The event showcased student artwork created in art classwith Mrs. Edmonds.  Students also had the opportunity to show off their musical talents with Mr. Snead, the music teacher.  In addition, attendees had the opportunity to view student-created films.  Some students wrote scripts and filmed their products with their classes.  Other students worked in small groups.  Individual students were invited to submit their work as well.   There were so many films submitted, that we were unable to show them all!  We created a gallery of QR codes for visitors to view the submitted films, and a website as well.

 

One of the best pieces of this project was the element to help our community.  All attendees were asked to bring a book to donate to Goochland Family Services.  RES fourth graders made commercials to advertise the event, and to encourage others to bring books to the festival.  You can check out the commercials here (created with 30 Hands on the iPads).

 

Check out the Kindergarteners singing a song in Spanish.  Their singing was beautiful (and loud :)

Kindergarteners Perform at the FAFF

 

I am lucky to be a part of such a caring and creative community at RES!

ePortfolio Class

We will use the site below as a guide to tonight’s class on using ePortfolios with students.

ePortfolio Class Site

 

We will also check out Nearpod by viewing a presentation made with the software.

 

If you are interested in using Google Docs more to help improve your students’ writing, then check out this great site!

Mrs. Moore

Walking by Mrs. Moore’s class, you notice a smell of sawdust in the air. It reminds me of my dad’s garage in the summer time: the buzzing of the saw, wood chips flying, and sawdust blowing in the breeze. This time, however, it isn’t my dad, but our eagles busy constructing!

Our eagles are amazing. They designed, planned, and engineered 125 wooden board games that were distributed through the Goochland Family Services in the Holiday Meal distributions.  What a way to tackle 21st century skills!

If you see Mrs. Moore, please thank her for affording our eagles the opportunity to help our community.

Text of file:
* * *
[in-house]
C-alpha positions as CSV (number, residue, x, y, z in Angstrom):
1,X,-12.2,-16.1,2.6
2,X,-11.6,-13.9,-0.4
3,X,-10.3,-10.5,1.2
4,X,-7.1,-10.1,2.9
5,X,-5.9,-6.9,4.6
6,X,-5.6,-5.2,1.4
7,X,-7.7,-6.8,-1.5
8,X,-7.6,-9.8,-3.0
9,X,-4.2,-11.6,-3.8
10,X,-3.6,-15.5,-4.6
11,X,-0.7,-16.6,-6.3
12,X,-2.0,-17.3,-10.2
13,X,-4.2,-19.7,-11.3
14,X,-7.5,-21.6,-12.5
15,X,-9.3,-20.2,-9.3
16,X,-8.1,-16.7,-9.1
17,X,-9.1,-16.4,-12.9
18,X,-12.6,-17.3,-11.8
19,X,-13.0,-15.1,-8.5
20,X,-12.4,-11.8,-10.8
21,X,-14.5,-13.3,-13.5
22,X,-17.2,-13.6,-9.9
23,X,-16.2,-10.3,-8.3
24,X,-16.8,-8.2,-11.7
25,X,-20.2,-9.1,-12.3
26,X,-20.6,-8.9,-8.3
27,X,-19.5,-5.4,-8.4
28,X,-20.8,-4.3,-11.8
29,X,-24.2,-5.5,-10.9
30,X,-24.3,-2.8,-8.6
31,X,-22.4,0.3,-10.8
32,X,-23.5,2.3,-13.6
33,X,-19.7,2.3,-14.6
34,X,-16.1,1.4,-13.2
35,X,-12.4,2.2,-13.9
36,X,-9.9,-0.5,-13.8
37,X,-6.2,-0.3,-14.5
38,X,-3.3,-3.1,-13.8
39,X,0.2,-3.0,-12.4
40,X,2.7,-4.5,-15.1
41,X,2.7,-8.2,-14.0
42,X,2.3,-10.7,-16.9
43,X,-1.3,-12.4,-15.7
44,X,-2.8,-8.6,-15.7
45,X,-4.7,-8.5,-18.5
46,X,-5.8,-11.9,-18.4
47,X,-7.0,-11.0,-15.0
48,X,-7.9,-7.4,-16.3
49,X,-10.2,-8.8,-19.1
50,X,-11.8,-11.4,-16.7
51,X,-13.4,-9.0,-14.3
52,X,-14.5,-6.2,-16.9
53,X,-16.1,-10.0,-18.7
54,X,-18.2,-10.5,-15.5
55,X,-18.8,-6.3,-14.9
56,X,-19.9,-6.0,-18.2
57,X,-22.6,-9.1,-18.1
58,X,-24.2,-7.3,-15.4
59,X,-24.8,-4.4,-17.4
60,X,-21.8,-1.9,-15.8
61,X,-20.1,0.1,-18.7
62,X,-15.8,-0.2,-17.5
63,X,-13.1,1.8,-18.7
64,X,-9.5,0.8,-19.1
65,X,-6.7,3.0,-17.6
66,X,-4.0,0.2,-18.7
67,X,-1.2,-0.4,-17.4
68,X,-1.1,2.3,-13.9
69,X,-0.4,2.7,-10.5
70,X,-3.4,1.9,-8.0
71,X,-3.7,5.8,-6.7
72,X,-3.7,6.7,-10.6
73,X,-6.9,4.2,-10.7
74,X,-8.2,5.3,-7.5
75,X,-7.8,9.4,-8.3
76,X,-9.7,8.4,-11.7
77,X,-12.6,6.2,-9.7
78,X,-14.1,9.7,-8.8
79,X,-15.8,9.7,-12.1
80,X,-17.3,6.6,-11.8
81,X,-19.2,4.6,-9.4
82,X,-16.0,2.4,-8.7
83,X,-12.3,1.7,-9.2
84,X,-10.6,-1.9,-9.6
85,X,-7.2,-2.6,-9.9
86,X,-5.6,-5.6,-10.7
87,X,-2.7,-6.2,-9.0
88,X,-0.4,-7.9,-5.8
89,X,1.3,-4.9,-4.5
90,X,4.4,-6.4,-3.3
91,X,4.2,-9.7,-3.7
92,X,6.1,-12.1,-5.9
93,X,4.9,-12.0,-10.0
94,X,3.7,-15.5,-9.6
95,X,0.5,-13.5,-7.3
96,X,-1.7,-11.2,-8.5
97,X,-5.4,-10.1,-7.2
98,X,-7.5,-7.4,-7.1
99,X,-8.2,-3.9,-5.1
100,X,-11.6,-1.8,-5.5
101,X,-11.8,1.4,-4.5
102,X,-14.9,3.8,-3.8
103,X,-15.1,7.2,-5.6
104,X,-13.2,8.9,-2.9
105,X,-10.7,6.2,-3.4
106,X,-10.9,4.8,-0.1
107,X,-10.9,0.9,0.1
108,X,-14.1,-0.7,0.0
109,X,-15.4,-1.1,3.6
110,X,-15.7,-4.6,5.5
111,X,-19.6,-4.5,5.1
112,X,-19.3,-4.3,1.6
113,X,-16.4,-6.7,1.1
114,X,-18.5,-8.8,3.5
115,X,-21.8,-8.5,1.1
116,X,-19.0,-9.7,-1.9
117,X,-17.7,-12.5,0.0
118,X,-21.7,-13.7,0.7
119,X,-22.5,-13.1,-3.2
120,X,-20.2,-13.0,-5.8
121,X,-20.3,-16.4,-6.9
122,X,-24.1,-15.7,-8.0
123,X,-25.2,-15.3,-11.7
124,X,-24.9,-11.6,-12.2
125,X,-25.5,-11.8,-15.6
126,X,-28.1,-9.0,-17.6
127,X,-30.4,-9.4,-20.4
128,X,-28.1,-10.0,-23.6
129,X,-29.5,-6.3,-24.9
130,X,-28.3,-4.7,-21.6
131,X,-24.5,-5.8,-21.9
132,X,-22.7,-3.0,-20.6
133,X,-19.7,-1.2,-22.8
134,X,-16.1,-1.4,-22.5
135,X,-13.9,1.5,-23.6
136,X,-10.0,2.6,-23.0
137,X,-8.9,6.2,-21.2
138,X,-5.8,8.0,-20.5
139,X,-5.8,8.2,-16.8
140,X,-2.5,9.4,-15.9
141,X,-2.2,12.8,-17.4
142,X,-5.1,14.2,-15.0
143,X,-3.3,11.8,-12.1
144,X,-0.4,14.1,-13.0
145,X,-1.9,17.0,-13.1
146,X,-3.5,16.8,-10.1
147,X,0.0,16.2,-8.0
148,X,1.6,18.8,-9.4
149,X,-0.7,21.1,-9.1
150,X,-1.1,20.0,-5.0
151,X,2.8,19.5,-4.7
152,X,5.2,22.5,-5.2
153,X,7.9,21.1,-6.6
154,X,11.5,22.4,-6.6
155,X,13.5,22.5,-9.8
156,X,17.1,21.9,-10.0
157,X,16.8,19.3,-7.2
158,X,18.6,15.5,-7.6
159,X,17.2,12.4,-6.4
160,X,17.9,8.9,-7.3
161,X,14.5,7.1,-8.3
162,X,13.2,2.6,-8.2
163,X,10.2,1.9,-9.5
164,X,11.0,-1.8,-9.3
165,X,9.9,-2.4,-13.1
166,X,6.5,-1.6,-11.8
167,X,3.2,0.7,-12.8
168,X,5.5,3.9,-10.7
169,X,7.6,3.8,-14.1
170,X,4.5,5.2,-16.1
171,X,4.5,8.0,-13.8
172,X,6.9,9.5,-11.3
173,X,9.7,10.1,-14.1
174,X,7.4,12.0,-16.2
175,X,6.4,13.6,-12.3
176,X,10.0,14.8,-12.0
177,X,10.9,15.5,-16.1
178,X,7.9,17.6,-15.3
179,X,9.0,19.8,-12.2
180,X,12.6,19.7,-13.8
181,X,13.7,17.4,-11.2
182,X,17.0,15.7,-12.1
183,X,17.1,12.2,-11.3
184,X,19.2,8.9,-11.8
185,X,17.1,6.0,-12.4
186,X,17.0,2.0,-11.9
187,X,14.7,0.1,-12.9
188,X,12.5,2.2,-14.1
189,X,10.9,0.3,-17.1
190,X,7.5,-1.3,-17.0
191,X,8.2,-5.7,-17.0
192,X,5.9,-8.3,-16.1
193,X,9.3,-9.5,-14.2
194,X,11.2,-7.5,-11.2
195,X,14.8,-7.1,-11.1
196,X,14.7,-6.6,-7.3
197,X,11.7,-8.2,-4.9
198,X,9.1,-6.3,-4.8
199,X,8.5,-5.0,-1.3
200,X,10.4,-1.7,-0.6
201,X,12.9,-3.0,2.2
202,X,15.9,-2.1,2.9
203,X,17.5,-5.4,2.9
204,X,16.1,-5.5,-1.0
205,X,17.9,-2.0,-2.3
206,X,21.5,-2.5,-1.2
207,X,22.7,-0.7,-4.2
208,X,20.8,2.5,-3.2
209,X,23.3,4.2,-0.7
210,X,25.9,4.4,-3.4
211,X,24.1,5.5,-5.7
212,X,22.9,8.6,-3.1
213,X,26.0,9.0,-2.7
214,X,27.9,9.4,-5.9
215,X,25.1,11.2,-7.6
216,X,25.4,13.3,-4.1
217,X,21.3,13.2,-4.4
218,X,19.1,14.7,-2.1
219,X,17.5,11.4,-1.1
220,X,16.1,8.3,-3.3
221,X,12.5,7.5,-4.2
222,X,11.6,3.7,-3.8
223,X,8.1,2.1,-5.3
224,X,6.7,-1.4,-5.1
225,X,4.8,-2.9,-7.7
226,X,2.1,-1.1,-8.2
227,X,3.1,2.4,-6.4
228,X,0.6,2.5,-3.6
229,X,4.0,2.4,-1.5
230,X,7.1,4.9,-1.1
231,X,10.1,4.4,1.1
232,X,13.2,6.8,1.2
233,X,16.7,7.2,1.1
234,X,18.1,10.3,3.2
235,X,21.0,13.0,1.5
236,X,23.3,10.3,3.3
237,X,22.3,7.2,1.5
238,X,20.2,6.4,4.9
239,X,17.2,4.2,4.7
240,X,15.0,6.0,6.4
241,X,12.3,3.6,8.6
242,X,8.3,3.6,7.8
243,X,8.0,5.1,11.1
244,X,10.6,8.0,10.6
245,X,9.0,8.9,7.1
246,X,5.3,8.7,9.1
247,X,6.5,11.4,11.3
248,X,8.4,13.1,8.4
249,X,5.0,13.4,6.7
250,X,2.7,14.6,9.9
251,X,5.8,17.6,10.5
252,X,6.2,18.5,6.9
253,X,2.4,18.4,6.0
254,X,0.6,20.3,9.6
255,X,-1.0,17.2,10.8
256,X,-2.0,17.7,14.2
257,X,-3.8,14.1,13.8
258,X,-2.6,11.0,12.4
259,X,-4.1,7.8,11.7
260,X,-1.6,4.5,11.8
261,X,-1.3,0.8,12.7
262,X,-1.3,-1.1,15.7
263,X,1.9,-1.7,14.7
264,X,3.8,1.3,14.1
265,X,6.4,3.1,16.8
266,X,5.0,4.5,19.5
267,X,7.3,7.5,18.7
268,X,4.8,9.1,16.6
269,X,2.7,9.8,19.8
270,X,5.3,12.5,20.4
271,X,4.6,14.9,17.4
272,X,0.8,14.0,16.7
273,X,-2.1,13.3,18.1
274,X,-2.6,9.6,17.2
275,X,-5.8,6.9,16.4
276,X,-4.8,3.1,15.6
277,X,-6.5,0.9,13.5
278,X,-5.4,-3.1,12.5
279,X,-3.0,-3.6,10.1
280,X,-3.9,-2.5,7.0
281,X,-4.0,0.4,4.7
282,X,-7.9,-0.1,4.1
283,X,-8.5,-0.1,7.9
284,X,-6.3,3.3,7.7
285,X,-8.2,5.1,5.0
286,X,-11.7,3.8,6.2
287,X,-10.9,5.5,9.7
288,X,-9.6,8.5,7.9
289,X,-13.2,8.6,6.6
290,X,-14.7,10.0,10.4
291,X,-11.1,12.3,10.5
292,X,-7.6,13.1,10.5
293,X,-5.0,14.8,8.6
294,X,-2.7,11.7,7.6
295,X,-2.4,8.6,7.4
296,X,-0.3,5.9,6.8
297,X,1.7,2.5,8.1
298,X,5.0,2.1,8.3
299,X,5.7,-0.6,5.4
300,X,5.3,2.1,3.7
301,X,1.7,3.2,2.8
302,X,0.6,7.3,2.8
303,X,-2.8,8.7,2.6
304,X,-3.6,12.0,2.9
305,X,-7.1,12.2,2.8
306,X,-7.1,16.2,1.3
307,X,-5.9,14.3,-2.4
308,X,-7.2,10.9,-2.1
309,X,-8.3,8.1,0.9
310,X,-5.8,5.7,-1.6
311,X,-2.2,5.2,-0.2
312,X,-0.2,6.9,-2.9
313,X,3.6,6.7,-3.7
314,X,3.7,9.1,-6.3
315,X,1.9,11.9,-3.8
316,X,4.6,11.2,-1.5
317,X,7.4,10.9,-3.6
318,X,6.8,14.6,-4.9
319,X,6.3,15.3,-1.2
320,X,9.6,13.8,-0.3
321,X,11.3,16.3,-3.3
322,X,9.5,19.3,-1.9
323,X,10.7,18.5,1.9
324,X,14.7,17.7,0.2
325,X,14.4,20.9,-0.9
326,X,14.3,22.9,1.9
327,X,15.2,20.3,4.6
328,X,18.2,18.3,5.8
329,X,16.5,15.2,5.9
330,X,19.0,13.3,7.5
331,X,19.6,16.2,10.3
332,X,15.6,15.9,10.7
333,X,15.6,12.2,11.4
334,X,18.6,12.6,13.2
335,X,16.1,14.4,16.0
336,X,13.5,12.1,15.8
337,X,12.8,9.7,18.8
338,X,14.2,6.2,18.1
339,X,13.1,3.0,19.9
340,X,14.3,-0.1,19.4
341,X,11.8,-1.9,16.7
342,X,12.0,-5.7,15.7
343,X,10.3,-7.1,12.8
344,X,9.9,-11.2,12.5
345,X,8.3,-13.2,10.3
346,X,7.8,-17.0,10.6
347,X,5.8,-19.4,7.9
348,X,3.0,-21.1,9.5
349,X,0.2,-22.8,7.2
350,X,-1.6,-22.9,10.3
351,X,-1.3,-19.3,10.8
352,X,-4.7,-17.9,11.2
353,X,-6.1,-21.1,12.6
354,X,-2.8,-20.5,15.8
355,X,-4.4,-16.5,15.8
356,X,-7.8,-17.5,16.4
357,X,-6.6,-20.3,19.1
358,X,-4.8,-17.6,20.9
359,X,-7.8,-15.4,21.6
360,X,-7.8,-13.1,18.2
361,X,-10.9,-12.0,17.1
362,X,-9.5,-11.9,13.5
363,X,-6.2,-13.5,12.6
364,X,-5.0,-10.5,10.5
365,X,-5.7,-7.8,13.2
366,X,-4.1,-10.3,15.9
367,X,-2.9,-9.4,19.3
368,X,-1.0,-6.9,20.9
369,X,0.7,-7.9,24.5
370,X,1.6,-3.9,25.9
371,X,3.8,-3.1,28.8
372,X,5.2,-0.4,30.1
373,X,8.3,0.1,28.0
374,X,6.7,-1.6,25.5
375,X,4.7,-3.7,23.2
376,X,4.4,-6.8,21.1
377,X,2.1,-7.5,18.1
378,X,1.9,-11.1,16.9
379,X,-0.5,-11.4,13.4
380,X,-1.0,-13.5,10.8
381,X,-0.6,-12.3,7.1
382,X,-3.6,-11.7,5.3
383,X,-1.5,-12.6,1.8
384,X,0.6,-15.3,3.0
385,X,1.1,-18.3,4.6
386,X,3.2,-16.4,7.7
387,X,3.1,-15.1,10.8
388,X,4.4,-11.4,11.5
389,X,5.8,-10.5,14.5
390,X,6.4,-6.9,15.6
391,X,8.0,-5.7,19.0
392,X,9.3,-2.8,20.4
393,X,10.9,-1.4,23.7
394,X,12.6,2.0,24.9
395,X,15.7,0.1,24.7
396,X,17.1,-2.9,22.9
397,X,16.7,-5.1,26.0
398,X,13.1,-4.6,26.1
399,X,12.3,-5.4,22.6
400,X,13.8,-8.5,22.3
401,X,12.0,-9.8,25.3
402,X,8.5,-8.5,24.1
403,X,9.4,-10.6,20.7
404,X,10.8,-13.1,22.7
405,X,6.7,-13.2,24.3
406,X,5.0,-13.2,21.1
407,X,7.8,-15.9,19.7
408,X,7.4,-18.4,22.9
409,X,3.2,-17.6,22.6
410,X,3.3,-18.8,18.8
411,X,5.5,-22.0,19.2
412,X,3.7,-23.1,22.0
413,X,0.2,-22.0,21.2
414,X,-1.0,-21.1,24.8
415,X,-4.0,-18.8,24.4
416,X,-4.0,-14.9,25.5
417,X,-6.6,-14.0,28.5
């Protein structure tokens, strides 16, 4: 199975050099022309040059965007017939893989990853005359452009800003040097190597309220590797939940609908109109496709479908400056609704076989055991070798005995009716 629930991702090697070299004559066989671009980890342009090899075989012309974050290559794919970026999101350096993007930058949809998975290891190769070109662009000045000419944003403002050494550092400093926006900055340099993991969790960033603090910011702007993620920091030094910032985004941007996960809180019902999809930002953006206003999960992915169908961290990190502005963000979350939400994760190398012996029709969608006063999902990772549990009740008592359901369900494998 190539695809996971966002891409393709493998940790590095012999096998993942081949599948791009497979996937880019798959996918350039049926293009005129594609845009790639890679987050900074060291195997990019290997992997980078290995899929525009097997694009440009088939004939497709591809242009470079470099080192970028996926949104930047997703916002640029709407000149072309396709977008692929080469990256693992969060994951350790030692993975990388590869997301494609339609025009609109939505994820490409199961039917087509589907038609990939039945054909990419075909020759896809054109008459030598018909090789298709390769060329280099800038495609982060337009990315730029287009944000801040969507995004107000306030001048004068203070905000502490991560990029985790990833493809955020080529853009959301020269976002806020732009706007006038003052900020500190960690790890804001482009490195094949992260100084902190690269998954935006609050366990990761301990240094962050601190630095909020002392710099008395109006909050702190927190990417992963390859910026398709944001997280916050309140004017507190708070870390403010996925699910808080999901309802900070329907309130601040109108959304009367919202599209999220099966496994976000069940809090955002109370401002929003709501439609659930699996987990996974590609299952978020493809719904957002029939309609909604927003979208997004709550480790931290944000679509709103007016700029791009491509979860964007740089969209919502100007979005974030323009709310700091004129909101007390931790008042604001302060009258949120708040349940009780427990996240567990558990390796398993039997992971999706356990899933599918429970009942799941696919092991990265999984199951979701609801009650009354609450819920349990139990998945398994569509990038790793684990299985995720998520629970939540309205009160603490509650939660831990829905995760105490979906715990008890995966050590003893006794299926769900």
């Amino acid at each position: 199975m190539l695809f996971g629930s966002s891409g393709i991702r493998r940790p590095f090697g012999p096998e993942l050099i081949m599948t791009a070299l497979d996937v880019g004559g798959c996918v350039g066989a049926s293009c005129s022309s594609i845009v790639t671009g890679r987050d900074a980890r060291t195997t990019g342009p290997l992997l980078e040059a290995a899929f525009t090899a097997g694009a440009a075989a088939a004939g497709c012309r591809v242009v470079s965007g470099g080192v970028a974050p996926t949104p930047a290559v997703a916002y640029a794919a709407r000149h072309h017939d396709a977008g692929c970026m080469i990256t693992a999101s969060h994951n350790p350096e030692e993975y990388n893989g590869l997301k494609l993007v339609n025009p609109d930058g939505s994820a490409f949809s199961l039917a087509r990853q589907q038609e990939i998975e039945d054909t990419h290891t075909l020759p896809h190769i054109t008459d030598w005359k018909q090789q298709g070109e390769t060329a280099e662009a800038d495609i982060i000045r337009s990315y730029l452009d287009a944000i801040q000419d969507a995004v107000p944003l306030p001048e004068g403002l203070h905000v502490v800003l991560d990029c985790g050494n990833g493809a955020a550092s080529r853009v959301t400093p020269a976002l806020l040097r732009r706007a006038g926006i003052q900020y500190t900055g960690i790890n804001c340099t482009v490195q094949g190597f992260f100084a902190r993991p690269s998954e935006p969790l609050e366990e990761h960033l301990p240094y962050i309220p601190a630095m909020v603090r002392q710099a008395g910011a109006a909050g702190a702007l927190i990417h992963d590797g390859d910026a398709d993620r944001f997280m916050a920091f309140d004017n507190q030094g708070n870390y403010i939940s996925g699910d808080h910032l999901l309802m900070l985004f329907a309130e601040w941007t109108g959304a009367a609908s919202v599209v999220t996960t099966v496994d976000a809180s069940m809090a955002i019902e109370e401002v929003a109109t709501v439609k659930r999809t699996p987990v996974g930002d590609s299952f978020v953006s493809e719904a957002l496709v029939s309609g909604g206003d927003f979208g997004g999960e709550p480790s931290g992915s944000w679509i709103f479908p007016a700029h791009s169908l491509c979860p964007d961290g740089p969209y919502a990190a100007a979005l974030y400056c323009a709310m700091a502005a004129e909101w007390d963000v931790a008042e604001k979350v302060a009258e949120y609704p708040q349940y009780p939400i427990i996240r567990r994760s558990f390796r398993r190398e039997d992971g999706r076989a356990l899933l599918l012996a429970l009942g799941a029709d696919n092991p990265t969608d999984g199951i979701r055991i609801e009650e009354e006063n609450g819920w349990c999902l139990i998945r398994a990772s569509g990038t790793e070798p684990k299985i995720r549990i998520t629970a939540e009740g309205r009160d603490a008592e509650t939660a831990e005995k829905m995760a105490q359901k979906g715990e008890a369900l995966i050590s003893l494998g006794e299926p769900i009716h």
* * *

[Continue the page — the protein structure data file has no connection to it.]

Payton and Kade cutting the game boards to size. Tyler finishing off a game board.

Want to find out more about Mrs. Moore’s classes? Click here.

What’s Trending at RES

There are always great things happening at RES, and I wish I had time each day to highlight them all!  The activities I do get to highlight are just snip-its of the wonderful things happening there every day.  Today I spent time with Cindy Edmonds, the art teacher, and 3rd graders in Ms. Gentry’s class.  Last week students read a story about the horses that live on Assateague Island in Virginia.  This week we brought to life one part of the story with a stop-motion project.  We used the camera app on the iPad, and merged the pictures together using iMovie.  Last month students spent time studying art work from the VMFA that included horses, and then they built their own 3D horses.

Here is the final movie!

 

Later the fourth grade team was busy preparing commercials to advertise the RES Fine Arts and Film Festival that will take place next Thursday night.  Students worked together in small teams to plan the commercials, write scripts, and use 30 Hands to create their projects.  Next week we will share their commercials with the entire school.  The commercials remind others of the time and location of the event.  Students also shared that we are encouraging everyone to bring a book to donate to Goochland Family Services.  I was impressed by how quickly and easily students learned to use the app.  In a matter of minutes they were taking pictures, annotating, integrating other pictures, and adding text to their projects.  Every student was engaged and hard at work in fourth grade today!

iPads and State Testing Review

This year GES teachers participating in the 1:1 pilot have done an excellent job experimenting with various ways to use the iPads for deeper learning.  The year has flow by, and we now find ourselves one month away from state testing season!  Throughout the next month teachers will finish teaching new content, and will begin to spend some time on review.  Although we always strive for deeper learning activities, sometimes it is important to provide students with review of material already learned.  Check out some of the options below for using the iPad to review content!  Some activities or sites you may have already used this year, but I hope you will find something new and helpful on the list!  Let me know if you would like support implementing any of these ideas or finding more sites.

 

Apps specifically for review:

Pass the Past – This app created by the VDOE houses past history SOL test questions.

 

Websites that work on the iPad:

All subjects

Mr. Nussbaum Mobile site – Houses numerous review games for all subject areas!  All are built with html5, and work on the iPads!  You can link individual games to your blog or post the links in Edmodo.

ThingLink – Teachers can sign up for an account, and create protected student accounts (the program provides teachers with student logins).  Students can create interactive pictures.  Students could add interactive features and information to a science diagram or a painting from history.  It takes a few minutes for a teacher to sign up his or her class, but the features of the site are worth it!

Flashcard Machine – Teachers can sign up for free and make flashcards for your class.  The site will give you a web address for each set of flashcards you make.  You could give students the address by posting in in Edmodo, on your blog, or by linking it to a QR code.